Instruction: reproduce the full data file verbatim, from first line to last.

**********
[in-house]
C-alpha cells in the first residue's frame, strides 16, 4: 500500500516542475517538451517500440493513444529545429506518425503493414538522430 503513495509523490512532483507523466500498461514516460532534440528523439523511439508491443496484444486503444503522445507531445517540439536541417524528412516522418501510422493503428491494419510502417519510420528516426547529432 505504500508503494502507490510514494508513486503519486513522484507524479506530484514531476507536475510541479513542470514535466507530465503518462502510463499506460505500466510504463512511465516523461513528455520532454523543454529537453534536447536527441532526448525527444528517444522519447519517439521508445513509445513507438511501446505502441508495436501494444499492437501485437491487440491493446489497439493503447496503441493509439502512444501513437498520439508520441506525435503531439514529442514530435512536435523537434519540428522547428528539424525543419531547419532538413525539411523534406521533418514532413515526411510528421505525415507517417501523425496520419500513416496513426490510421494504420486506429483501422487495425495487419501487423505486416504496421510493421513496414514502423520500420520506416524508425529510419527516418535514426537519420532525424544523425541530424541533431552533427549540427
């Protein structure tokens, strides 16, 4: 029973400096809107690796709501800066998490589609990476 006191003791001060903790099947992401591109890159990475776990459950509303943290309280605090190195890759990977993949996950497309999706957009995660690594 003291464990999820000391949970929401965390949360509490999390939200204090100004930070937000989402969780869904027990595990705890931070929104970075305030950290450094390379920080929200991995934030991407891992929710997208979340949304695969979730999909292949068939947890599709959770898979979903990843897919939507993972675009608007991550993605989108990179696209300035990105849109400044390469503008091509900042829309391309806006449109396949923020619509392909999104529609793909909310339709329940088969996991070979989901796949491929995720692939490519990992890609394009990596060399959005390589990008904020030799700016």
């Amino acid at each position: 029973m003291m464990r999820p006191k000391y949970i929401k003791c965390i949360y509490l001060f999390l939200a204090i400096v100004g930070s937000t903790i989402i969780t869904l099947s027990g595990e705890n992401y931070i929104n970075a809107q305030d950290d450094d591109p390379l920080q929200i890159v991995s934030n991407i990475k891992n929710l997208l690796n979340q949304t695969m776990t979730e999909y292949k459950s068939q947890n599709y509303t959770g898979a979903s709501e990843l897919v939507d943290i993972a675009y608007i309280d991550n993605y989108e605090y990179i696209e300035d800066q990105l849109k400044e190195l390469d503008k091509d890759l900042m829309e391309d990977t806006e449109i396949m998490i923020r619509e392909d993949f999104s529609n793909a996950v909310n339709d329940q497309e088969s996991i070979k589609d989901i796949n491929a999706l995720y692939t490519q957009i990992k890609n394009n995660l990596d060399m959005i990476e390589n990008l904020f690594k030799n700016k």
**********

[in-house]
C-alpha cells in the first residue's frame, strides 16, 4: 500500500516542475517538451517500440493513444529545429506518425503493414538522430 503513495509523490512532483507523466500498461514516460532534440528523439523511439508491443496484444486503444503522445507531445517540439536541417524528412516522418501510422493503428491494419510502417519510420528516426547529432 505504500508503494502507490510514494508513486503519486513522484507524479506530484514531476507536475510541479513542470514535466507530465503518462502510463499506460505500466510504463512511465516523461513528455520532454523543454529537453534536447536527441532526448525527444528517444522519447519517439521508445513509445513507438511501446505502441508495436501494444499492437501485437491487440491493446489497439493503447496503441493509439502512444501513437498520439508520441506525435503531439514529442514530435512536435523537434519540428522547428528539424525543419531547419532538413525539411523534406521533418514532413515526411510528421505525415507517417501523425496520419500513416496513426490510421494504420486506429483501422487495425495487419501487423505486416504496421510493421513496414514502423520500420520506416524508425529510419527516418535514426537519420532525424544523425541530424541533431552533427549540427
């Protein structure tokens, strides 16, 4: 029973400096809107690796709501800066998490589609990476 006191003791001060903790099947992401591109890159990475776990459950509303943290309280605090190195890759990977993949996950497309999706957009995660690594 003291464990999820000391949970929401965390949360509490999390939200204090100004930070937000989402969780869904027990595990705890931070929104970075305030950290450094390379920080929200991995934030991407891992929710997208979340949304695969979730999909292949068939947890599709959770898979979903990843897919939507993972675009608007991550993605989108990179696209300035990105849109400044390469503008091509900042829309391309806006449109396949923020619509392909999104529609793909909310339709329940088969996991070979989901796949491929995720692939490519990992890609394009990596060399959005390589990008904020030799700016």
């Amino acid at each position: 029973m003291m464990r999820p006191k000391y949970i929401k003791c965390i949360y509490l001060f999390l939200a204090i400096v100004g930070s937000t903790i989402i969780t869904l099947s027990g595990e705890n992401y931070i929104n970075a809107q305030d950290d450094d591109p390379l920080q929200i890159v991995s934030n991407i990475k891992n929710l997208l690796n979340q949304t695969m776990t979730e999909y292949k459950s068939q947890n599709y509303t959770g898979a979903s709501e990843l897919v939507d943290i993972a675009y608007i309280d991550n993605y989108e605090y990179i696209e300035d800066q990105l849109k400044e190195l390469d503008k091509d890759l900042m829309e391309d990977t806006e449109i396949m998490i923020r619509e392909d993949f999104s529609n793909a996950v909310n339709d329940q497309e088969s996991i070979k589609d989901i796949n491929a999706l995720y692939t490519q957009i990992k890609n394009n995660l990596d060399m959005i990476e390589n990008l904020f690594k030799n700016k």